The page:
This past week I suffered a miscarriage. I was technically 13 weeks pregnant but the baby did not make it past 6 weeks. My husband and I knew about it about 2 weeks before it happened, however, even time can’t prepare you for the physical and emotional hurt you experience with such a loss. As if that wasn’t enough to process we now had to figure out what to tell our 5 year old son.
Aden has turned into a very tender kid. Sure he’s rambunctious and crazy sometimes but we are the ones who see this tenderness regularly. And he was convinced and excited to meet baby sister who was in Mommy’s belly.
To say he was heartbroken is an understatement but what came next really put us through the paces. After the tears subsided and he had some control of his voice again he proceeded to ask us some very difficult questions.
- What happened to the baby?
- Where is the baby now?
- Will I ever get to see the baby?
- Why can’t the baby come back?
- How is that fair?
- Who did this to you?
- What are we going to do now?
Those are some very.hard.questions and “I don’t know” just isn’t going to cut it! Those are hard enough to discuss with an adult, how do you explain hard answers like that to a 5 year old?
I’m asking you this because one day you will have to explain death or sickness or loss to your children. It may not be until your kids are teenagers and have a better grasp of the world or it may be during the little phase of life. Regardless of when that is my question to you is, what are you going to say? How are you going to answer? Do you have answers to those questions? This is important stuff mamas!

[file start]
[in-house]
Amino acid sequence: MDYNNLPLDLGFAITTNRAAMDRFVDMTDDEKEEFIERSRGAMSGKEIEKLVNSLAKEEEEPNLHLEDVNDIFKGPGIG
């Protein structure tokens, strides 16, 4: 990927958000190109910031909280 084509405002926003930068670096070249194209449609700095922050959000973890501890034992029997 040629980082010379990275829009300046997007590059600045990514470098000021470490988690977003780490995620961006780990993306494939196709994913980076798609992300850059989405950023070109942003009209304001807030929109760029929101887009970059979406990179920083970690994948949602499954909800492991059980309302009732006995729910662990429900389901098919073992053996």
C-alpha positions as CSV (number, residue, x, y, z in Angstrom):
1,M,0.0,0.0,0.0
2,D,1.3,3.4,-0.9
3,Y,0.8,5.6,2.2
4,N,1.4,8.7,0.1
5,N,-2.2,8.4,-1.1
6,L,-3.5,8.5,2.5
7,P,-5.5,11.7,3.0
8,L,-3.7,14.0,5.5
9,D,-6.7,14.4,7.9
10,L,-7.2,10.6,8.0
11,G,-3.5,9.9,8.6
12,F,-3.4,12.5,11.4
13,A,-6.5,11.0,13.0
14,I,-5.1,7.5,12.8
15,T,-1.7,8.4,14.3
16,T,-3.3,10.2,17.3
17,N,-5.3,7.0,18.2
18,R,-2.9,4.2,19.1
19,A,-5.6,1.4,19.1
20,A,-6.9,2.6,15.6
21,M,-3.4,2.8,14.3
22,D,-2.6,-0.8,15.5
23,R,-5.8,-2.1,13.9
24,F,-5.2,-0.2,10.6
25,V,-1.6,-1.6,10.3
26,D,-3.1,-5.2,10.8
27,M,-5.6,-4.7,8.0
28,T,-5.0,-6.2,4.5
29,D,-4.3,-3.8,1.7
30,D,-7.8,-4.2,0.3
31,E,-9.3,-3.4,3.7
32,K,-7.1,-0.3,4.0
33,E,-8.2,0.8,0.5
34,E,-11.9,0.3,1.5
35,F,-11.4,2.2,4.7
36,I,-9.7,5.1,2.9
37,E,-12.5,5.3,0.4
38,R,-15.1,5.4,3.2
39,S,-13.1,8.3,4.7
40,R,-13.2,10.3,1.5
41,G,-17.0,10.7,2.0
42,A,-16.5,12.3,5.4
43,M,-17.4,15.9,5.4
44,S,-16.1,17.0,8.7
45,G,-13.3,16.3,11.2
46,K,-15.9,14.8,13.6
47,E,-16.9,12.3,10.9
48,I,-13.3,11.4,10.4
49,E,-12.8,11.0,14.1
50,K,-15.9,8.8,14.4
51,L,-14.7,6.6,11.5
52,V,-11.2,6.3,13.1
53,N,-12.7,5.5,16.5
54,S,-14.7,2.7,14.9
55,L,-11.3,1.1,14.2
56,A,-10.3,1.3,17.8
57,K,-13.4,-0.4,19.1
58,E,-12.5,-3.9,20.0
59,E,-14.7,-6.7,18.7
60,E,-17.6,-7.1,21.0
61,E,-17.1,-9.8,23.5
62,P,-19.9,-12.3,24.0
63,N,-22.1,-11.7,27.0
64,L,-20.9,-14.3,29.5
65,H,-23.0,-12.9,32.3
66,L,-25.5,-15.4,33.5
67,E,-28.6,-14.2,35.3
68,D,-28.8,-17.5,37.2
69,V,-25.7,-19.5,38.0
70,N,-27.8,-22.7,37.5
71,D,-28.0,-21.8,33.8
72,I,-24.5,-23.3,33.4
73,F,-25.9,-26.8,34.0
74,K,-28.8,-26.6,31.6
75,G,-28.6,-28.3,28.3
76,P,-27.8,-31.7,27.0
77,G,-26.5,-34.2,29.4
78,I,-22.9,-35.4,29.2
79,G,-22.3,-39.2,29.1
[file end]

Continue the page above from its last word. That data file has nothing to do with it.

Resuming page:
I’m not going to tell you that one answer is better than another or one answer is right and another is wrong. That’s not what this is about. But when Aden looked at me through tear rimmed eyes and asked me those things it was because he trusted me and needed me to answer him with assurance. We are Christians and so we answered him through that lens. However, regardless of what belief system you subscribe to (and we all subscribe to something even if it’s nothing) we need to be prepared as parents to answer the questions we fear the most. We cannot put a blanket over our heads and hope the topic just doesn’t come up, to do so would be irresponsible and careless.
I hope this isn’t coming across as morbid, it’s not meant to be. Death is certainly not something I like to think about but it is very much a part of life. Search your hearts mamas, and give it some thought so that when the time comes you’ll be prepared. That’s all I have to say, now let’s get on with life.
Have any of you had to have hard conversations with your children? How did it go?